Accurate pasture measurements are essential for grazing decisions. Here we discuss absolute vs relative accuracy.
First, let’s be clear that when we talk about “relative accuracy”, we may swap this term for “precision” or “consistency”. Okay, now that is clear, here is the article.
Accurate pasture measurements are essential when making grazing decisions.
However, accuracy is where many get confused, and we’re going to talk about how Pasture.io gets consistent pasture measurements and what that means.
We claim our measurements to be relatively accurate, and this accuracy is essential in measuring pasture, as it indicates consistency.
Relative accuracy defines as the precision or consistency of the measurement. As a rule of thumb, we cannot look at absolute accuracy, as we would need to assess our pasture measurements based on a known absolute measurement.
However, we can determine a relative accuracy with high confidence based on field observations.
It is more important to look at the measurements that our models produce regarding the consistency of the measures in relative terms.
Suppose the measurements are consistently higher than what you believe you see with your eye or a measuring device such as a rising plate meter. In that case, we can be confident that we are achieving a high level of relative accuracy.
Precision in the measurements is critical because even if we had a decent absolute accuracy, the precision or consistency might be low, yielding more significant variability.
No one wants variability in the measurements, and everyone wants a consistent measurement.
A low consistency would yield greater volatility in the measurements you use to make decisions. If we can provide consistent measurements even if the absolute accuracy is not high, then the main thing is that you adapt what you see on the ground with our services.
Adjusting or recalibrating your judgment on what is in the paddock is no different to what needs doing when swapping manual measurement devices. For example, when changing from using a rising plate meter to a CDax trailing pasture meter, you will see that the results are different.
It is similar to swapping from your “trained” eye to a manual method and from a manual approach to a remote pasture measurement. The key here is that practice is not about comparing manual methods with remote pasture measurements. By doing so, we would be trying to determine absolute accuracy. But unfortunately, we cannot assess absolute accuracy because we do not know the full measure of the method we are comparing, and no one knows.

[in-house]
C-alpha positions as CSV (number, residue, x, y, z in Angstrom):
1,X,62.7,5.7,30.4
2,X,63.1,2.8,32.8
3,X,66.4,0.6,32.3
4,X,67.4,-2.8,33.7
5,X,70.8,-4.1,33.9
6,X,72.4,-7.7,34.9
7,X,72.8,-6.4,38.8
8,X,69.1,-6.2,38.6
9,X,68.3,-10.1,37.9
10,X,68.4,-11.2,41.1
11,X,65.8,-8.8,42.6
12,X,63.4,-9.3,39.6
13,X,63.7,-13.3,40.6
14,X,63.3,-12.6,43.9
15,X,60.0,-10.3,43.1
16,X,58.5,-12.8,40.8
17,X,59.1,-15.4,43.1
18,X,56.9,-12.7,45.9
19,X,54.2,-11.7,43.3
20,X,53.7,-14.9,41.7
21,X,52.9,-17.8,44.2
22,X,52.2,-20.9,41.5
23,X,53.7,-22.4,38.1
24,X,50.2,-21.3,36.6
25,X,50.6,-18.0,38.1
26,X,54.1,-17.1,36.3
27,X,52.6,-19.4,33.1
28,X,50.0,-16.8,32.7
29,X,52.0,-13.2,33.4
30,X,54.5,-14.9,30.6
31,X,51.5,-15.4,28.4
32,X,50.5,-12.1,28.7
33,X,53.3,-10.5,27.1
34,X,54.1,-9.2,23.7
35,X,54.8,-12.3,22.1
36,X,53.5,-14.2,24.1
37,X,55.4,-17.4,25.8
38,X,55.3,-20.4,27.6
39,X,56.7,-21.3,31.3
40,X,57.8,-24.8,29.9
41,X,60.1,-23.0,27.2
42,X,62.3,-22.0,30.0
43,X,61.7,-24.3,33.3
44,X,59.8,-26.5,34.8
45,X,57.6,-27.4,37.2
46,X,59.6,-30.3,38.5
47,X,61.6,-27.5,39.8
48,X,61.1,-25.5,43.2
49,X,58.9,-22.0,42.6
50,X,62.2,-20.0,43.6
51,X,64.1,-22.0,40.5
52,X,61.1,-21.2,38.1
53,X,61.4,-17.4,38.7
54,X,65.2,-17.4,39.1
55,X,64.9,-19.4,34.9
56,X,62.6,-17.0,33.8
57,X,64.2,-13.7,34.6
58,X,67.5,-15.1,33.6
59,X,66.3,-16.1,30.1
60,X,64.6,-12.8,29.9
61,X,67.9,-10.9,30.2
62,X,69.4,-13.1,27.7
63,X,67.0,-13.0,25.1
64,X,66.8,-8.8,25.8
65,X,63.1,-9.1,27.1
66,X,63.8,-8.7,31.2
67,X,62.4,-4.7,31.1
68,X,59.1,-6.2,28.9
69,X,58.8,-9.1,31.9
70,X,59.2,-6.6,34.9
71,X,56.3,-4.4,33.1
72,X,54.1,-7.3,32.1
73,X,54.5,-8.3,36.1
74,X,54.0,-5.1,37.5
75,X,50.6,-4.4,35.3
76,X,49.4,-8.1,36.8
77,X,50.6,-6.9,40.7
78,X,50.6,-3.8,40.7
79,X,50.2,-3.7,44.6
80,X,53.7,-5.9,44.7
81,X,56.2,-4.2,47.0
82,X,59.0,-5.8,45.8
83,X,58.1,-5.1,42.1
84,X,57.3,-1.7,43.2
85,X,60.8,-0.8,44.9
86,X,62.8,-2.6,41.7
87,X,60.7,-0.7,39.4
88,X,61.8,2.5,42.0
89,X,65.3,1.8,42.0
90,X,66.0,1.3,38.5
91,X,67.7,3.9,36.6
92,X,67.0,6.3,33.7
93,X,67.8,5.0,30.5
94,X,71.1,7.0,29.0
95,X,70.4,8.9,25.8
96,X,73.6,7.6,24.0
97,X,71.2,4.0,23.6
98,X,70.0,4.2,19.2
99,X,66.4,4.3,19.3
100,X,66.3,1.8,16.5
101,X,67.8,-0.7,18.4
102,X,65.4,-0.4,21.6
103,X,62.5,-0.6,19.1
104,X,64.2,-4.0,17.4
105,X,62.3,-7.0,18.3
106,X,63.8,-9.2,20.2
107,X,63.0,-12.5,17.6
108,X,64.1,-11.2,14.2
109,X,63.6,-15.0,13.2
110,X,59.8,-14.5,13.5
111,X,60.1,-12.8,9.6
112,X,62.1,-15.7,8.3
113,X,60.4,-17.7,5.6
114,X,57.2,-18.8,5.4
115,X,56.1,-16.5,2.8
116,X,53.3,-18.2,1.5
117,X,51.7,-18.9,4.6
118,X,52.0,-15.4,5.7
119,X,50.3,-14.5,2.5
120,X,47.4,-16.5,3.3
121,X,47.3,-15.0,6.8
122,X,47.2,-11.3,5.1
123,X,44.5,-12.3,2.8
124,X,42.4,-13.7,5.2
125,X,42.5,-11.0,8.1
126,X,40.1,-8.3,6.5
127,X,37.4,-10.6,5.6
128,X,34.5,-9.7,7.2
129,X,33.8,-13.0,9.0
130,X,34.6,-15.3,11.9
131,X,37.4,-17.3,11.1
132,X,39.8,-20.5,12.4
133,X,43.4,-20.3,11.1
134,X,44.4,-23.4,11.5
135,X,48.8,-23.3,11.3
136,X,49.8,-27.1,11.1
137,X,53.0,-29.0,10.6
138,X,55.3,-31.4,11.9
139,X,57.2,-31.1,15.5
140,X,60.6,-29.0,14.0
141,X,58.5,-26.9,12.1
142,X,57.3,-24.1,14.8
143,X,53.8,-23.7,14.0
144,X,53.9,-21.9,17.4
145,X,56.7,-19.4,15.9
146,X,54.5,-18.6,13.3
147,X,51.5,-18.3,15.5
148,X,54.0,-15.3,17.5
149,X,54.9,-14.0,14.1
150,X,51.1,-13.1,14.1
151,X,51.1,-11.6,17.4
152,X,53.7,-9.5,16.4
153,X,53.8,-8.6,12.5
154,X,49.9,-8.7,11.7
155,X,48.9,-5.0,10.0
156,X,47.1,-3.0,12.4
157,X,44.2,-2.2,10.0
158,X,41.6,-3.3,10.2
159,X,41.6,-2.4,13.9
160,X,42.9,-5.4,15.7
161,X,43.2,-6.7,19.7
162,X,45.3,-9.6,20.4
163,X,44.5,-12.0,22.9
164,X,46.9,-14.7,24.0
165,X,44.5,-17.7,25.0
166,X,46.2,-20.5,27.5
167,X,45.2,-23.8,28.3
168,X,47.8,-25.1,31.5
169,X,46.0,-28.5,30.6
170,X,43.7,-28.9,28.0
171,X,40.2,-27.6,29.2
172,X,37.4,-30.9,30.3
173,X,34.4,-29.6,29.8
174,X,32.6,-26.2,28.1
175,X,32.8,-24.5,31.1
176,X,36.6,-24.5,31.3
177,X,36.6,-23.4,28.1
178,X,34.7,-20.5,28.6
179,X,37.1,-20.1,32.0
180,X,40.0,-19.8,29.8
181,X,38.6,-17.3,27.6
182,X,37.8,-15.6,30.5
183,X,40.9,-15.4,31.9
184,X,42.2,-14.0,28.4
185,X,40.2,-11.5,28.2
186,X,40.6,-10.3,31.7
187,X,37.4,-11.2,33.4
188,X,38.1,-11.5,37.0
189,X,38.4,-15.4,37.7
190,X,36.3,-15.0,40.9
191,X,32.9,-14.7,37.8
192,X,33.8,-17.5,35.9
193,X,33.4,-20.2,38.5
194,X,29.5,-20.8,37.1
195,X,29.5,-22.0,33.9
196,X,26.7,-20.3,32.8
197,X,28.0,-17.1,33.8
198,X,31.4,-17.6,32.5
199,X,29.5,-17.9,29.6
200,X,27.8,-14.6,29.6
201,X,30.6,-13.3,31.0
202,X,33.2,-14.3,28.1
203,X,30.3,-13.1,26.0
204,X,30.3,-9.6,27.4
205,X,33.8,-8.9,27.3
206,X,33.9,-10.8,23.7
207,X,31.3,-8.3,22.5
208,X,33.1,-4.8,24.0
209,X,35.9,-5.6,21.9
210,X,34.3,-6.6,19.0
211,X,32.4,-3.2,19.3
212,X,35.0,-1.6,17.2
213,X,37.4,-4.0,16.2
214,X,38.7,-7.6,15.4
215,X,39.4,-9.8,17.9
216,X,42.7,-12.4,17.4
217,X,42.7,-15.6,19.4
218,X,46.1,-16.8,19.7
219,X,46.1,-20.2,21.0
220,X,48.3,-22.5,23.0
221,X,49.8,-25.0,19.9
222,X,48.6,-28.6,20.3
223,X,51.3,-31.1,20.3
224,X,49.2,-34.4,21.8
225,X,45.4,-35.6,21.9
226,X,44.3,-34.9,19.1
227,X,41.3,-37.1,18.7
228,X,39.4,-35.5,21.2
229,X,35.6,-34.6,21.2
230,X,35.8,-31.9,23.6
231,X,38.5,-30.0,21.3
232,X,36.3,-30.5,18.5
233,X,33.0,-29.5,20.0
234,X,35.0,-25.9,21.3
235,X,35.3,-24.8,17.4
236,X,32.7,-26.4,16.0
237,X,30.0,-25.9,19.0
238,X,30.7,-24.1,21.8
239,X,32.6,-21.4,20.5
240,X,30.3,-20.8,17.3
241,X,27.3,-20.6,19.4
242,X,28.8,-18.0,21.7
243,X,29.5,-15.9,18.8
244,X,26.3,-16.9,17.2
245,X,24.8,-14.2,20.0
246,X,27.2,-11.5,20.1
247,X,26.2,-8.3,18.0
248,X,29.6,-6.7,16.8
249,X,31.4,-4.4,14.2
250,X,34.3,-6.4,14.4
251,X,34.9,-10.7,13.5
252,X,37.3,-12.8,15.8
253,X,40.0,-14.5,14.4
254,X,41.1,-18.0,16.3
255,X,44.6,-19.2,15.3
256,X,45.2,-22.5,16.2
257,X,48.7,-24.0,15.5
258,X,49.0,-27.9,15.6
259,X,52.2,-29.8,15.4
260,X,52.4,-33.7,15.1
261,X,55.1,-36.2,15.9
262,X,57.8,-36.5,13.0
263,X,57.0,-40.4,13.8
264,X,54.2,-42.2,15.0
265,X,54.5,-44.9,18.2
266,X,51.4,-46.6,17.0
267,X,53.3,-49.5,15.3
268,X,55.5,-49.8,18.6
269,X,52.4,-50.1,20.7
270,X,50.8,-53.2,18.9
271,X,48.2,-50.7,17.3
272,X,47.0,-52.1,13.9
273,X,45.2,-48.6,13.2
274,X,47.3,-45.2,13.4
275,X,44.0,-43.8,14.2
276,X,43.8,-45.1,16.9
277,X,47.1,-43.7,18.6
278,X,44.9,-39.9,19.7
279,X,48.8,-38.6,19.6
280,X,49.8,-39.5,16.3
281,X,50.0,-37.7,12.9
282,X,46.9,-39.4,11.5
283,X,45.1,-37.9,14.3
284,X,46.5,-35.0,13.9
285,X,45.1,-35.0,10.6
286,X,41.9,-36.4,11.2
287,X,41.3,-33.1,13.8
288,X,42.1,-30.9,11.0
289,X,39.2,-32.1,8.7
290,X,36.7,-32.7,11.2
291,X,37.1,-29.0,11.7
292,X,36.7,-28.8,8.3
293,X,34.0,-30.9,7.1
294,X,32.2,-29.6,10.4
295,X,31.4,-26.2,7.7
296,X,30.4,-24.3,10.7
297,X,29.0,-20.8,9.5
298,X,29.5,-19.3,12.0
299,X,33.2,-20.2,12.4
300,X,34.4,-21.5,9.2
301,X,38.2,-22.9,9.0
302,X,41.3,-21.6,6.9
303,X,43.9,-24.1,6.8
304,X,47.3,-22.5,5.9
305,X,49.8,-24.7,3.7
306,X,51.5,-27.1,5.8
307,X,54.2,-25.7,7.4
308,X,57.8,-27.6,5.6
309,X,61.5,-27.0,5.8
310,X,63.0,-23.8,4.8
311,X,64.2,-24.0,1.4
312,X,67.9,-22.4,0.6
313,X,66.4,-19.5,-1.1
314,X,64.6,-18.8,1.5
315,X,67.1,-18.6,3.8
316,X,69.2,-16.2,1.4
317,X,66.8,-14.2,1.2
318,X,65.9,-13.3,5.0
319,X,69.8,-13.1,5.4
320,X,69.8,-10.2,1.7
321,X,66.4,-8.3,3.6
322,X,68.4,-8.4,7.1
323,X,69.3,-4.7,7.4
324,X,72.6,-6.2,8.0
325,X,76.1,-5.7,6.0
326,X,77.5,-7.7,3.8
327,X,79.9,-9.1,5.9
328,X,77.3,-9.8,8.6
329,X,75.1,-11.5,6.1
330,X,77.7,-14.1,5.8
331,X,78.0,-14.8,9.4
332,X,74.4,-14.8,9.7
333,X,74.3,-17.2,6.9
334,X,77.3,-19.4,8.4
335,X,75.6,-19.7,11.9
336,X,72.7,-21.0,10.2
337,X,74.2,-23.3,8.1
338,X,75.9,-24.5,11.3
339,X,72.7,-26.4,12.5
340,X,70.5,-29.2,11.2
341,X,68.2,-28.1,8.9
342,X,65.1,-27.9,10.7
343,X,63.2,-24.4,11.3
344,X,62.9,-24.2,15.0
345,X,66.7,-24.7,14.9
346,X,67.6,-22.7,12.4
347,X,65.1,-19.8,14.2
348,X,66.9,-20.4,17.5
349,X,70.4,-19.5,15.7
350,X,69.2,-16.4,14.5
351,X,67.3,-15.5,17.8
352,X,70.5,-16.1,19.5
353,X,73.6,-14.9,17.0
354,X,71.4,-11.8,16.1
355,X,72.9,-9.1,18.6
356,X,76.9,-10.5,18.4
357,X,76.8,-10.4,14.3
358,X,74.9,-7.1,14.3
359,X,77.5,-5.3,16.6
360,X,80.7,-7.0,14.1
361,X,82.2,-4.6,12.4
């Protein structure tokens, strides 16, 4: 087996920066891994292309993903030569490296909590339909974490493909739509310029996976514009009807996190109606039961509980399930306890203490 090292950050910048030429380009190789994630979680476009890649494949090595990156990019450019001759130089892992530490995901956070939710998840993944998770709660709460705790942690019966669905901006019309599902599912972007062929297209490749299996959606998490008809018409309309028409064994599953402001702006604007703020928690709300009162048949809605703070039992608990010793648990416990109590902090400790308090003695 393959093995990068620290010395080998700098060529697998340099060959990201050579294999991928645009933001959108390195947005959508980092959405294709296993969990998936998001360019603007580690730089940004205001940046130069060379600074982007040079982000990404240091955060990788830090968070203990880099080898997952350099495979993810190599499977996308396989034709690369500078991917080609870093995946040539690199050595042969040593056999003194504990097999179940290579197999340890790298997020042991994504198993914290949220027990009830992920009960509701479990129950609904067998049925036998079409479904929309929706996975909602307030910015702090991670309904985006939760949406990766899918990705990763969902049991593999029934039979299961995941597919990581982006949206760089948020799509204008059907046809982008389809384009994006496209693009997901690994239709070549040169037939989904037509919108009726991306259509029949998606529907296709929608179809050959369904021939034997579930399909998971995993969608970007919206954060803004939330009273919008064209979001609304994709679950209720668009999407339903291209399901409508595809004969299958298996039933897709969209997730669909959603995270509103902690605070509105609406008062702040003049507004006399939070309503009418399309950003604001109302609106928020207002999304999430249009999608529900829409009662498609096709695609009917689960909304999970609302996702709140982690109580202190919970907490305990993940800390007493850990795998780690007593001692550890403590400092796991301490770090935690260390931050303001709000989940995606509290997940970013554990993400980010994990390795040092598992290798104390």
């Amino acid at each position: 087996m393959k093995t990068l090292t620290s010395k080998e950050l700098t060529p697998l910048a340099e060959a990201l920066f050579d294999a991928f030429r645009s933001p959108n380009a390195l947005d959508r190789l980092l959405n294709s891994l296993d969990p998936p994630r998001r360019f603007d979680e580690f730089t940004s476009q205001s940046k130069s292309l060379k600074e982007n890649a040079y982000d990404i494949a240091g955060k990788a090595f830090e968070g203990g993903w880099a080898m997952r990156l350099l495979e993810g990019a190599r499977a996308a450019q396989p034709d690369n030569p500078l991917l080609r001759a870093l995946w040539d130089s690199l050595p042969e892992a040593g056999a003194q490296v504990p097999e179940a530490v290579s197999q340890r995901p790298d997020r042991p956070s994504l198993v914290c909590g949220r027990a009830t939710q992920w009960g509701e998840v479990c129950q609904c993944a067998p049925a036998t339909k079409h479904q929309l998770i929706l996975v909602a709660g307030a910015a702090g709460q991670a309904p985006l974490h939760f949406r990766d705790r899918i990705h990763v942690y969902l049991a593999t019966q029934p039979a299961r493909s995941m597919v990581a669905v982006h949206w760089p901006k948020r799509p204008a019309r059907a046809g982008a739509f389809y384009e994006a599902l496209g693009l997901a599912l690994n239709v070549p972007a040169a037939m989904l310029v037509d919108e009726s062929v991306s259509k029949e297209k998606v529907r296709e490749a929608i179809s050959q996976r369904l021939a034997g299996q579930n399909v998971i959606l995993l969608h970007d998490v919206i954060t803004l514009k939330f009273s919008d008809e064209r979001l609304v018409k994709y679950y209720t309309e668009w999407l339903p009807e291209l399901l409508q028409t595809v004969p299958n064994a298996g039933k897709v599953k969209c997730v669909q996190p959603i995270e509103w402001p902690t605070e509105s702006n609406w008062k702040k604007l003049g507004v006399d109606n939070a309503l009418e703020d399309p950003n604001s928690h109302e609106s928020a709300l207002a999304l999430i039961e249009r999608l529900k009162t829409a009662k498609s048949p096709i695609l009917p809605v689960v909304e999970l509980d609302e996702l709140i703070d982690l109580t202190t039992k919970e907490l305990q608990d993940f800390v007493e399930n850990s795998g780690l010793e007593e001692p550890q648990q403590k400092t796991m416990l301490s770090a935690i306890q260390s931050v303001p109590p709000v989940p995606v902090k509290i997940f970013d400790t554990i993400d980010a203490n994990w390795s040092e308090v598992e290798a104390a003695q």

Instead, when comparing manual methods with remote pasture measurements, we can assess the relative accuracy between the two approaches, and this is what counts.
It is an innate human response to feel warmer to a familiar measure. When we have to recalibrate in the circumstances that the measurement doesn’t feel normal, it presents a jarring feeling.
This statement is valid with the remote pasture measurements. However, many are fortunate to have the measures align with their previous understanding of a dry matter kilogram. Therefore, others might find a discrepancy between the measurements and their previous measurements.
The key here is to find comfort in a measurement that is high in relative accuracy, even if that means adjusting your understanding of what a kilogram of dry matter is.
In addition, you might need to make adjustments to your grazing decisions, such as how low the post-grazing residual should now be to protect your plant health and animal performance.
1500 KgDM/ha might now be 1700 KgDM/ha or 1600 KgDM/ha. Similarly, 3200 KgDM/ha might be 2900 KgDM/ha or vice versa. It doesn’t matter as long as the relative accuracy is high, meaning that the measurements are consistent.
After all, the measurements you adjust for with the remote pasture measurements might be of higher absolute accuracy than the manual method or from using your eye. The truth is that no one will ever know, and it is the relative accuracy that we set our aim.